Whilst the Buccaneer's putty is setting, and to commemorate the 65th Anniversary of D-Day, I have built the Airfix Higgins Boat LCVP (Landing Craft Vehicle & Personnel). This is a superb little kit at an even better price, and definitely wins the all-time record for box/price versus amount of plastic - the standard sized Airfix box is absoutely full to the gunwhales with parts, including a pletora of beach obstacles! The Higgins boat was a superb yet simple design, that revolutionised amphibious warfare. Over 20,000 were built, and saw service in all theatres during WW2, from the landings in North Africa, through Sicily, Normandy and on to the Pacific. Later on, it would see further service in Korea and even Vietnam.
Detail on the kit is a little soft, and I didn't even attempt to rig the complex ramp cable assembly (although thread is provided!). It is perhaps a pity that Airfix (& Heller - it was a co-production) went for the US boat, rather than the home-grown British LCA (which also carried many US Troops ashore on D-Day) but I guess that in numerical terms (and in kit market terms) this was the dominant design.
In any event, this excellent kit is unreservedly recommended.
Sixty-five years after the event, it is all too easy to believe that successful Allied Liberation of mainland Europe was a foregone conclusion. It was not. Even today, there are still hundreds of single story, brick H-shaped government offices in use across the UK; these ugly functional buildings stand in testament to the sombre expectations of that day ; they were originally built as emergency hospitals, to accomodate the huge numbers of casualties expected. Both Eisenhower and Churchill had prepared resignation speeches, in the event that the landings were a disaster; if these landings failed, there would be no others.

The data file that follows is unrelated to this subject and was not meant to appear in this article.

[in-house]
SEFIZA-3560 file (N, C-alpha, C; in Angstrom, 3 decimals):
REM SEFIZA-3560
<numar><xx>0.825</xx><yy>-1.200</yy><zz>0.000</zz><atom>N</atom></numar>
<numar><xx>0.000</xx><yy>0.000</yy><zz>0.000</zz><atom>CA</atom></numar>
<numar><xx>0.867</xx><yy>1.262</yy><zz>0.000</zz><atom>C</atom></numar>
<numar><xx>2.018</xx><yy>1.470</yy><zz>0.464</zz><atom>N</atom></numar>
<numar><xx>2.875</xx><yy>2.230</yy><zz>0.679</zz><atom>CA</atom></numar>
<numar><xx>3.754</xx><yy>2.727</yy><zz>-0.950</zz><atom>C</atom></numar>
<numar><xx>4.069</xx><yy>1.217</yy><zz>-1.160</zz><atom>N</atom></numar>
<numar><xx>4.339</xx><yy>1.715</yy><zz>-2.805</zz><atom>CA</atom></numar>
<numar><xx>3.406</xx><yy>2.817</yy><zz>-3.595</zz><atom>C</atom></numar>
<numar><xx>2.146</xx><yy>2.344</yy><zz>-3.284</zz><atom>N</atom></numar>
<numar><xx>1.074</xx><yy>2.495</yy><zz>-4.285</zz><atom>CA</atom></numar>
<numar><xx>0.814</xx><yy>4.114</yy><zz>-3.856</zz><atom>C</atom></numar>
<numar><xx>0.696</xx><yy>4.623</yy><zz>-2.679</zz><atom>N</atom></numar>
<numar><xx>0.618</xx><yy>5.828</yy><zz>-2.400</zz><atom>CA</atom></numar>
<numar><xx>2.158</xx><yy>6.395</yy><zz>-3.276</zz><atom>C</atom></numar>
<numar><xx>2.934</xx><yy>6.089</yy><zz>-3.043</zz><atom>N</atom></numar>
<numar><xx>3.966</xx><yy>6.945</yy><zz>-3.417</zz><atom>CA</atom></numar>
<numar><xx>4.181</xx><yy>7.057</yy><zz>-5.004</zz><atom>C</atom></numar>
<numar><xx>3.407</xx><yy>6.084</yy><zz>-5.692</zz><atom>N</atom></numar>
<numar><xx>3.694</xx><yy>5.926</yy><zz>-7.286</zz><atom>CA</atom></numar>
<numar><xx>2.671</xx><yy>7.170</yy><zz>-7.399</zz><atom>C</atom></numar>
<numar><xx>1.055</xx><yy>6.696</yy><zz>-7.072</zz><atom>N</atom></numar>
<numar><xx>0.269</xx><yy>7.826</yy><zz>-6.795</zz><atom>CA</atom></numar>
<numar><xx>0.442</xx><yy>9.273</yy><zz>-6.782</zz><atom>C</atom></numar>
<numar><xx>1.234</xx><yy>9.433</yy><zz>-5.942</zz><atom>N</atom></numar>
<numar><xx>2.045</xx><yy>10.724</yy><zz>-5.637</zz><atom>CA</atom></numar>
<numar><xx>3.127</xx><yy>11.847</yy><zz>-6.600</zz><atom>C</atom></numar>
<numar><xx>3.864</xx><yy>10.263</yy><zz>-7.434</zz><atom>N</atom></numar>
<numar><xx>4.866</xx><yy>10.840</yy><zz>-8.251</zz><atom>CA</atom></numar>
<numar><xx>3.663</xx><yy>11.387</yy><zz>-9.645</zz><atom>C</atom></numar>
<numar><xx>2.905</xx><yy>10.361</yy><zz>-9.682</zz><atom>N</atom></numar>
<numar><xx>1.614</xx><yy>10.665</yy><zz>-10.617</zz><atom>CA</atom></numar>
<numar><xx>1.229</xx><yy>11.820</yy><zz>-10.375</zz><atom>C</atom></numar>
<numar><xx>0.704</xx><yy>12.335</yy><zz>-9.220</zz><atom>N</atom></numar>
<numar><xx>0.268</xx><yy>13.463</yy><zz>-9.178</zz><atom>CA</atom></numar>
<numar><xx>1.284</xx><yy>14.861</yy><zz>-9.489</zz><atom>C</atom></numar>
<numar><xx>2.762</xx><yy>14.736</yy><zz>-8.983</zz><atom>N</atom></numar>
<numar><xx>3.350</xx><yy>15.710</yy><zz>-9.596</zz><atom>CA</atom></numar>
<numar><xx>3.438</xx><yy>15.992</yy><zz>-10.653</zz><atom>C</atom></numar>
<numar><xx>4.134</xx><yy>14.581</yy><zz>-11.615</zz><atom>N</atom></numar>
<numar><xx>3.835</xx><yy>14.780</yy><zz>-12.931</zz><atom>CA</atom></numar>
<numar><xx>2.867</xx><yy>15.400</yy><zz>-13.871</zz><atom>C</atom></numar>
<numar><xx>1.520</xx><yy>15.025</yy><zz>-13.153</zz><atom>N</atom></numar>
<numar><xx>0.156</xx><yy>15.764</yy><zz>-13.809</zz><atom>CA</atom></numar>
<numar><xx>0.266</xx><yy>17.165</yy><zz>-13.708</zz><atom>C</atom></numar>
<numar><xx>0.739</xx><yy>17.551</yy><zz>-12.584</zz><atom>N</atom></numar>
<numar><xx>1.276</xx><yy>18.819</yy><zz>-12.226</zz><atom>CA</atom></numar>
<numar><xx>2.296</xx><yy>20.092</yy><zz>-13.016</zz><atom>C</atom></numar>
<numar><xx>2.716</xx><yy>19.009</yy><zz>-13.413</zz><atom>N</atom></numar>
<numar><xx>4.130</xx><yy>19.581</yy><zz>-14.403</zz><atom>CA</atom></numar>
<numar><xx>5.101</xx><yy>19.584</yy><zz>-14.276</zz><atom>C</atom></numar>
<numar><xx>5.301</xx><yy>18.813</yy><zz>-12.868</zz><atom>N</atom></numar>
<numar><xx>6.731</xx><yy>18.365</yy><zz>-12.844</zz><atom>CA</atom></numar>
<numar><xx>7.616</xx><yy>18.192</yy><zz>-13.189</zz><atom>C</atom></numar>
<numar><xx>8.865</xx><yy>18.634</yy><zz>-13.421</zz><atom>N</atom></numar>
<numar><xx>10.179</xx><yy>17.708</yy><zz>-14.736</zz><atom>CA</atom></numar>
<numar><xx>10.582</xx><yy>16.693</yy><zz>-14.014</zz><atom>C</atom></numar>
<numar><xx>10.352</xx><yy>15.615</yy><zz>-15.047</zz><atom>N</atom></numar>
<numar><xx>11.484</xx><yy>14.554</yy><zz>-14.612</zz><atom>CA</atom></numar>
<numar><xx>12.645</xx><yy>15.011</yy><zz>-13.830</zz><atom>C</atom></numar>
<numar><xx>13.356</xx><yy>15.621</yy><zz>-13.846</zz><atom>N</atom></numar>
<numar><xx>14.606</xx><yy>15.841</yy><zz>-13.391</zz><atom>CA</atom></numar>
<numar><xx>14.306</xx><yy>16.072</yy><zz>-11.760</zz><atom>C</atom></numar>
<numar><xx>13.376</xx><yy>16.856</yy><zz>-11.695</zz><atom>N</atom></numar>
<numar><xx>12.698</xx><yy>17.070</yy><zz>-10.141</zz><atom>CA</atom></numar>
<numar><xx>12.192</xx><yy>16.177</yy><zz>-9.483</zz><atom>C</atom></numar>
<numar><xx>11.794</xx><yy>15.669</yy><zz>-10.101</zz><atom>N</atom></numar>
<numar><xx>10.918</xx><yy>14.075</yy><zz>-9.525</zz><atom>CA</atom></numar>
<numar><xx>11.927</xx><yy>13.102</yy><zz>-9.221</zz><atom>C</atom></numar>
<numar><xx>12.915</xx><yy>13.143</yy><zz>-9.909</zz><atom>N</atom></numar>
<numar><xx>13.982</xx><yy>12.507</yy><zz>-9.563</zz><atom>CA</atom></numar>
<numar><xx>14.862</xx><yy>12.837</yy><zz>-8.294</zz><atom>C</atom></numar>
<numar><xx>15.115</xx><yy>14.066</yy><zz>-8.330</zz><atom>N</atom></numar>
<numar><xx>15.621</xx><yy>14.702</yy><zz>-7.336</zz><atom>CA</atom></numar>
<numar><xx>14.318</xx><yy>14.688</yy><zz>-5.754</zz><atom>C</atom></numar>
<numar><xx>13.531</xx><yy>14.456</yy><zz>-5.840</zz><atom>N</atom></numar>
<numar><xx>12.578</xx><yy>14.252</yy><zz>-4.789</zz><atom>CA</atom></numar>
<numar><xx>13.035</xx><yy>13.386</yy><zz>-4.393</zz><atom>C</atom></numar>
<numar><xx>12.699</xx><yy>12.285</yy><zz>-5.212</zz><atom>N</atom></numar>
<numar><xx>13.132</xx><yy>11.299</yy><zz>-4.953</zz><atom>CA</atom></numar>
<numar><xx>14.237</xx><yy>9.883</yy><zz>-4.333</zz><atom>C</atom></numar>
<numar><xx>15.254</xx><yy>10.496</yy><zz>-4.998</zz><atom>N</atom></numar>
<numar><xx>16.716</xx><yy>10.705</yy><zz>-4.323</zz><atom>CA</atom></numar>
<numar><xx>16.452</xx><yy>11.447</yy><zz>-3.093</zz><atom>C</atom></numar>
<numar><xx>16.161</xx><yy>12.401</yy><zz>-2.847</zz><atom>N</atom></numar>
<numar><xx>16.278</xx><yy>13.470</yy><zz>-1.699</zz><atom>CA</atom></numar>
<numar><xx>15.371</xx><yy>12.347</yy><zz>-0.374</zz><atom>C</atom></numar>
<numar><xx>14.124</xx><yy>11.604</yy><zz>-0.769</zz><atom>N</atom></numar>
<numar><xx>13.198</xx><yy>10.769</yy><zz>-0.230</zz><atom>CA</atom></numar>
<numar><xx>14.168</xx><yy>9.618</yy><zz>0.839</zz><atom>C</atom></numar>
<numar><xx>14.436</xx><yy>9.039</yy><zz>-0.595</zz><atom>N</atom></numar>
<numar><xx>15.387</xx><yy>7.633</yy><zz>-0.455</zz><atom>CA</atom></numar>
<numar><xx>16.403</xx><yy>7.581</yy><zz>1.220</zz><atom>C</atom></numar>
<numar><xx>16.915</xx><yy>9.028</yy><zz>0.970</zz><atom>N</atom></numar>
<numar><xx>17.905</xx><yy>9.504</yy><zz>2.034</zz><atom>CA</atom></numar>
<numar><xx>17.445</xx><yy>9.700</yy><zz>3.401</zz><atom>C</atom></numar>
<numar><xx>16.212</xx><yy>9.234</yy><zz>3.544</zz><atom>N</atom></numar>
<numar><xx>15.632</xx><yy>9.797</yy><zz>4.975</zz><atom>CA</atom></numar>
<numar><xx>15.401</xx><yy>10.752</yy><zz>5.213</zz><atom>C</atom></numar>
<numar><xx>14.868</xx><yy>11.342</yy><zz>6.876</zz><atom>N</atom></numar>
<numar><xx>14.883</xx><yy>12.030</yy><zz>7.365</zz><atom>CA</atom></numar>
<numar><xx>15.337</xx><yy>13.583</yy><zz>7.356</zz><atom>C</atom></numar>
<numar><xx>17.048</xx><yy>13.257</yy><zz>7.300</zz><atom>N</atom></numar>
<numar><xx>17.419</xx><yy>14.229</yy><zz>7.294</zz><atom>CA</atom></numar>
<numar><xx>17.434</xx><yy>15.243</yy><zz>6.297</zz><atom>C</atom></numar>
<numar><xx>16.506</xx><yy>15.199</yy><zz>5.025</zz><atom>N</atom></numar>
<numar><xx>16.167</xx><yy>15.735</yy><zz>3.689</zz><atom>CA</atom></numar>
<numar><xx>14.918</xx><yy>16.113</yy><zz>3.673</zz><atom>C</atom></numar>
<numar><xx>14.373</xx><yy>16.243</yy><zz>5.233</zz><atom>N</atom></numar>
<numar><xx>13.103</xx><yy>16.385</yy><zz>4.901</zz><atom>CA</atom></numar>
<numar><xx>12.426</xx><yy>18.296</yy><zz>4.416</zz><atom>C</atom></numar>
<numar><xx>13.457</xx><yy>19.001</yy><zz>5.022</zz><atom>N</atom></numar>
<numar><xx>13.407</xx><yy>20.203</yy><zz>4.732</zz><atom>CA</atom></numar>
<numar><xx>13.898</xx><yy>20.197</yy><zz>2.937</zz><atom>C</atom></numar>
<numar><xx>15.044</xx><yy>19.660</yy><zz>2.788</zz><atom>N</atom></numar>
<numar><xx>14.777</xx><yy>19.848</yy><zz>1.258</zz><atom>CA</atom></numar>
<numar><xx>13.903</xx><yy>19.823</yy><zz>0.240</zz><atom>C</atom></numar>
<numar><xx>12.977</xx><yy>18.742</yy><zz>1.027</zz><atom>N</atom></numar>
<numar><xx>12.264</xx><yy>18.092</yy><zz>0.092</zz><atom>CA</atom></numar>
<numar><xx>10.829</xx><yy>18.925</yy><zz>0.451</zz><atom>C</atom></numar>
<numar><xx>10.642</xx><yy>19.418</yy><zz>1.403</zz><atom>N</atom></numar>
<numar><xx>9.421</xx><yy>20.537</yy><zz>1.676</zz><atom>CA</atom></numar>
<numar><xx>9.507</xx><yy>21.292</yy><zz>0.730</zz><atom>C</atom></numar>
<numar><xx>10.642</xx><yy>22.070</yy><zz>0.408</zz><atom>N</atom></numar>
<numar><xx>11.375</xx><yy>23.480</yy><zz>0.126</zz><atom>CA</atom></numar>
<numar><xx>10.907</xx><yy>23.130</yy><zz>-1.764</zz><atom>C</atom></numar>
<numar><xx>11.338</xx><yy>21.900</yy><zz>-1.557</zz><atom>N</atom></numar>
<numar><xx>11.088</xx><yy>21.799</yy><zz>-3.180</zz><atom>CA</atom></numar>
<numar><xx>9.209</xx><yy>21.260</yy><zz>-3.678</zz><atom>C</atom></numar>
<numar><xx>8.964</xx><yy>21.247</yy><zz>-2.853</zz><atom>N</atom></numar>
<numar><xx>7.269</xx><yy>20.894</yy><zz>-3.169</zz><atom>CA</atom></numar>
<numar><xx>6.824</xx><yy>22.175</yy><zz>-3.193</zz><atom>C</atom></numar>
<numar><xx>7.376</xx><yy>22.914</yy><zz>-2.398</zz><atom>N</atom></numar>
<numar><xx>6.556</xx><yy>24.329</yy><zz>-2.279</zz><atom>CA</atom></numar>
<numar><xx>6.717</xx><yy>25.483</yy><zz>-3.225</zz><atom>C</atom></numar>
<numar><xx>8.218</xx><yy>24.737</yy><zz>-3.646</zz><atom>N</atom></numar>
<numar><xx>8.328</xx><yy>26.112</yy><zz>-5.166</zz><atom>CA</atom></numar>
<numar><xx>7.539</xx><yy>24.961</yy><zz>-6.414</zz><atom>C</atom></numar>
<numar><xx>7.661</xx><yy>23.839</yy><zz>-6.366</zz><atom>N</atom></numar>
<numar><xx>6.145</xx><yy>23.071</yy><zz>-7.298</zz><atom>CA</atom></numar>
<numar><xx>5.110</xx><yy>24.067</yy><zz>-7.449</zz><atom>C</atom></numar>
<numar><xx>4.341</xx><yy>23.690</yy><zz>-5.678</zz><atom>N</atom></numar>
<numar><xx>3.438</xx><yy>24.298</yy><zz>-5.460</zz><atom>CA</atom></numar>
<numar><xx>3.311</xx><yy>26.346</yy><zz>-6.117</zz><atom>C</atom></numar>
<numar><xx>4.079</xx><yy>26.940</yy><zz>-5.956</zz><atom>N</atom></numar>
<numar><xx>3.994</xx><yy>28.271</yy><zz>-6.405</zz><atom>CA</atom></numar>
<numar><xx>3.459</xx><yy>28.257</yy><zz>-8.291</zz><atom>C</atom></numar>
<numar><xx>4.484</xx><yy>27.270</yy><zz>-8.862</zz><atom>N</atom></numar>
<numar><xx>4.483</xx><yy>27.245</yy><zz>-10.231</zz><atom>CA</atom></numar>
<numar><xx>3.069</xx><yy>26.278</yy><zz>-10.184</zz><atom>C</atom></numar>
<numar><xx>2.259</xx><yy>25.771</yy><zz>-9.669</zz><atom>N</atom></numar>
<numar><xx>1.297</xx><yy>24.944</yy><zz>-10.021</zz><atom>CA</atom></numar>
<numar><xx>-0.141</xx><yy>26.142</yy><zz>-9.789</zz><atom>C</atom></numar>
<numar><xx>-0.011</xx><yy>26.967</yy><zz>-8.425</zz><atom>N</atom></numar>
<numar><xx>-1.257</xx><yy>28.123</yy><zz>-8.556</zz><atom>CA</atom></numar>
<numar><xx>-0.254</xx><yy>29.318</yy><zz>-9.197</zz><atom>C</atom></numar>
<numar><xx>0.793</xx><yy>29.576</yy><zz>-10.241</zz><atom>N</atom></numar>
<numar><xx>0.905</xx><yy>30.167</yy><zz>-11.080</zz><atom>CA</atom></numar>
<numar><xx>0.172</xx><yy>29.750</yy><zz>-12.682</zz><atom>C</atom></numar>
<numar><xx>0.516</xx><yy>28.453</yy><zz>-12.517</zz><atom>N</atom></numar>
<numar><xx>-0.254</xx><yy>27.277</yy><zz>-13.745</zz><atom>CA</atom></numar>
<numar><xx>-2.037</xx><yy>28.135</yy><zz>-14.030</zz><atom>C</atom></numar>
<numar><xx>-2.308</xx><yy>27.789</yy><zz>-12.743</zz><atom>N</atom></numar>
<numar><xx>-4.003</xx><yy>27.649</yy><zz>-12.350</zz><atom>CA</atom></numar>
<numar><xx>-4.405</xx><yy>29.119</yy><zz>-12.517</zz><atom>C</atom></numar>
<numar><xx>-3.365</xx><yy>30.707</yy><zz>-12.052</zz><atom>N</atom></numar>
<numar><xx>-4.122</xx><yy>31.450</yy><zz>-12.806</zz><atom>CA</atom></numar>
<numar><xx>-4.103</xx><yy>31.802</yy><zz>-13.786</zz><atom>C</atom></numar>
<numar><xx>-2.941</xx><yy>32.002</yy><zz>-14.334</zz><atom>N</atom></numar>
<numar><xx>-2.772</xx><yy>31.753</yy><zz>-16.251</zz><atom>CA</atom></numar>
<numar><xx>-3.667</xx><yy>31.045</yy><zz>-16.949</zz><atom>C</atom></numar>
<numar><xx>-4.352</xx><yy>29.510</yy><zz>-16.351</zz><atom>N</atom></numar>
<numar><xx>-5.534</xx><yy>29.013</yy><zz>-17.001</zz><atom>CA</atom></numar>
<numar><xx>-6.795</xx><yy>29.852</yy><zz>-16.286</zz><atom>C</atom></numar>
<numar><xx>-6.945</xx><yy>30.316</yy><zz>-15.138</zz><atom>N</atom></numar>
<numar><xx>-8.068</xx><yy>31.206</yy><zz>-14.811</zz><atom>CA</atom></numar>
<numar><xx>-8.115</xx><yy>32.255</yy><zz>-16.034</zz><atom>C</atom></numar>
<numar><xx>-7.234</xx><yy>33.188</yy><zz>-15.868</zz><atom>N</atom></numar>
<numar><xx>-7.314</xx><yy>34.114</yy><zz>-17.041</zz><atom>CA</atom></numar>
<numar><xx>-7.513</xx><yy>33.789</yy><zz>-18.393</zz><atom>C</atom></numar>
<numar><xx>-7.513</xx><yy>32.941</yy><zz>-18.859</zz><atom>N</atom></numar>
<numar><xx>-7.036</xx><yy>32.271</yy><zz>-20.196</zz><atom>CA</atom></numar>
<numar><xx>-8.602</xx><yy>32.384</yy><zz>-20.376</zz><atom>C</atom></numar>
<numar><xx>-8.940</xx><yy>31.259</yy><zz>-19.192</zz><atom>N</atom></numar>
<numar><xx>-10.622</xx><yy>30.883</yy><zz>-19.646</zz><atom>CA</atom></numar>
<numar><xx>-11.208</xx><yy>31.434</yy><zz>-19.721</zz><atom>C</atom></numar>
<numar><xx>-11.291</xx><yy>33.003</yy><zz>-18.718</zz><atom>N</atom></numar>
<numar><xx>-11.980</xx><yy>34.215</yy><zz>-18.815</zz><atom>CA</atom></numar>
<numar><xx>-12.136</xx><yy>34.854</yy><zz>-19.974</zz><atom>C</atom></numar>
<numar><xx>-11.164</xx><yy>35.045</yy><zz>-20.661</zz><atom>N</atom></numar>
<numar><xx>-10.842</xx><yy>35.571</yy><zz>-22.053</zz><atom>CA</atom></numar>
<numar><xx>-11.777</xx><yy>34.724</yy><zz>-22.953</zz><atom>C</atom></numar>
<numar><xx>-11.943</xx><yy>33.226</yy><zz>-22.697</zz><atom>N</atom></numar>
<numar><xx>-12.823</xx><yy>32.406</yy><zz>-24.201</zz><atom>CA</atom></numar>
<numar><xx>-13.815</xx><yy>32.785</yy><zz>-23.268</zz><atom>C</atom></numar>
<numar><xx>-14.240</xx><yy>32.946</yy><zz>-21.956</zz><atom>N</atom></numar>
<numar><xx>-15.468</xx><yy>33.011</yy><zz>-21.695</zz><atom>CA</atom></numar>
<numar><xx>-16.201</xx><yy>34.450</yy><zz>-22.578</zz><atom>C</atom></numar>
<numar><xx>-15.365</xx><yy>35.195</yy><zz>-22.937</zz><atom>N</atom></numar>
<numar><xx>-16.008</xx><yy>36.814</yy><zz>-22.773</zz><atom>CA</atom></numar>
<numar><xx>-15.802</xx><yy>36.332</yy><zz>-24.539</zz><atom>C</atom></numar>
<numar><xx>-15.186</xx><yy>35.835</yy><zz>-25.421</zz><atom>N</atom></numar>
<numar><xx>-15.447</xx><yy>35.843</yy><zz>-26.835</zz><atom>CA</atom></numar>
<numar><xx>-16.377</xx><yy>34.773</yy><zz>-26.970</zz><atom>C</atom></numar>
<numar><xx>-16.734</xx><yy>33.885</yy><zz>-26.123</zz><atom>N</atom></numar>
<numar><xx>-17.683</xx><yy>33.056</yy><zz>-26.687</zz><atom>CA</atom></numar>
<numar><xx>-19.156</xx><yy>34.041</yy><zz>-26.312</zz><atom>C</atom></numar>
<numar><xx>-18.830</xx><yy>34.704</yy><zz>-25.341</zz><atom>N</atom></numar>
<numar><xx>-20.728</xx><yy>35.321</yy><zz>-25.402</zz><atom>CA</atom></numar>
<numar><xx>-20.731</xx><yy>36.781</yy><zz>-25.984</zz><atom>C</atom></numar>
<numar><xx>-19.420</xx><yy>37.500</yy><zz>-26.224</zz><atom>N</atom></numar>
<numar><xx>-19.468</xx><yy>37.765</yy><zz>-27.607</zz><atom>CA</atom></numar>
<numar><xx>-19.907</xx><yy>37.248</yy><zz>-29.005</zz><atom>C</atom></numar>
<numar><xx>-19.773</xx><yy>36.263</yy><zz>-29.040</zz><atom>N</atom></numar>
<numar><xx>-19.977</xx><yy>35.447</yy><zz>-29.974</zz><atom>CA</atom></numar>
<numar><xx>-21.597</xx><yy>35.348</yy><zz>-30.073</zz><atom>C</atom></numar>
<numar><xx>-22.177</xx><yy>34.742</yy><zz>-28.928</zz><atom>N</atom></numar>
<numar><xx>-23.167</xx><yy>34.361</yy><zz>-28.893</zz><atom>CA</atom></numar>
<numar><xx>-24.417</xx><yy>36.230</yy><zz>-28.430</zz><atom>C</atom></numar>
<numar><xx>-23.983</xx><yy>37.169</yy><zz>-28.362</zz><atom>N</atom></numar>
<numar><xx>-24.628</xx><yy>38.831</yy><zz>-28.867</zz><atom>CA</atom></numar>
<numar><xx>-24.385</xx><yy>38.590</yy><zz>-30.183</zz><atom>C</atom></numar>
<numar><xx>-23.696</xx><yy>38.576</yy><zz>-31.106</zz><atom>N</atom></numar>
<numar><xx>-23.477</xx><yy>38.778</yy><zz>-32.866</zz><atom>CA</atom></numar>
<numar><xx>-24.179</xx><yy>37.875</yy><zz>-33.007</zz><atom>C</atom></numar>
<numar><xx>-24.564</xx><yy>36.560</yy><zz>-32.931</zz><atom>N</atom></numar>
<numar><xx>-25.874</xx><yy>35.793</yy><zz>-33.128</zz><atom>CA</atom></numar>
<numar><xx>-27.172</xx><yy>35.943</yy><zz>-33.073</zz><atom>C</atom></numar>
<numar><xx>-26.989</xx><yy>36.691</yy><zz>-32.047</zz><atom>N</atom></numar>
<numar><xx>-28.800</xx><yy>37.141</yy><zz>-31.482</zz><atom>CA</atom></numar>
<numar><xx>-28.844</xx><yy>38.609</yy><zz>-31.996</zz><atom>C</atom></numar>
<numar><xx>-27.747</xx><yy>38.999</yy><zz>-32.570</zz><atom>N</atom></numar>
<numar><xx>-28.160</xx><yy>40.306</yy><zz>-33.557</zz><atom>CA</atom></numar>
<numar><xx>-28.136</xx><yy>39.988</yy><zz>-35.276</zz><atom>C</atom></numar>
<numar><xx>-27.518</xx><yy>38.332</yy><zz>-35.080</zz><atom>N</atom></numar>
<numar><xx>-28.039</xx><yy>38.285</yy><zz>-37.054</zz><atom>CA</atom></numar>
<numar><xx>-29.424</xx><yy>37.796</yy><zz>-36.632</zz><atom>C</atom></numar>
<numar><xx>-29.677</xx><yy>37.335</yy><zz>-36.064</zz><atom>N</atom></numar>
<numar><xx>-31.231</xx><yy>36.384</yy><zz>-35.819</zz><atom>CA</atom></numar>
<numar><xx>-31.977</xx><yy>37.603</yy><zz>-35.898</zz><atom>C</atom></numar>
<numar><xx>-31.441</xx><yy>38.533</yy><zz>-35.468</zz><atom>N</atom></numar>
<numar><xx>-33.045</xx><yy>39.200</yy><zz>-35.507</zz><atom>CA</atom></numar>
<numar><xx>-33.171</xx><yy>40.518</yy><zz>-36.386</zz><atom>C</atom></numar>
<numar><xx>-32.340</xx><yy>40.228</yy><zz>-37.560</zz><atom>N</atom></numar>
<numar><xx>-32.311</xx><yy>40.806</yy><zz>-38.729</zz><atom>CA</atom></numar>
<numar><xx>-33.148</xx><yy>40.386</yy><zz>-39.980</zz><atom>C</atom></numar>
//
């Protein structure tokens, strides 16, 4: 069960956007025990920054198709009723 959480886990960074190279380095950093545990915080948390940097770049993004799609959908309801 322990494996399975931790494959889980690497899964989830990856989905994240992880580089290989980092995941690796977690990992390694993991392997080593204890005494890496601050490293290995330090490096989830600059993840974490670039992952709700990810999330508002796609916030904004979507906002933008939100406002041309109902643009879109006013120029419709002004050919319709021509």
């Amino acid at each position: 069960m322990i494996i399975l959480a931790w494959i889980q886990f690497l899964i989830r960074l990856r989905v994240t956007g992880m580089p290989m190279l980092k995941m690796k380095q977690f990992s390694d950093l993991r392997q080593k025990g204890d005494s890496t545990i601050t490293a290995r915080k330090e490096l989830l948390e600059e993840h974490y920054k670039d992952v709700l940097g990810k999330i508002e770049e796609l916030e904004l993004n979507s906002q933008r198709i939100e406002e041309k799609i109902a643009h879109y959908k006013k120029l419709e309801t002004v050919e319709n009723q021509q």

The landings nearly did falter; even though they were taken by surprise, the German defence of the Normandy beaches was fierce and effective. For many US Troops in particular, it was their first real taste of combat, against a battle-hardened and professional army. But thanks to the incredible leadership, bravery and most of all, persistence of the men who landed on those beaches or were dropped by parachute that day, the beachhead was established and the final defeat of Nazi Germany had begun.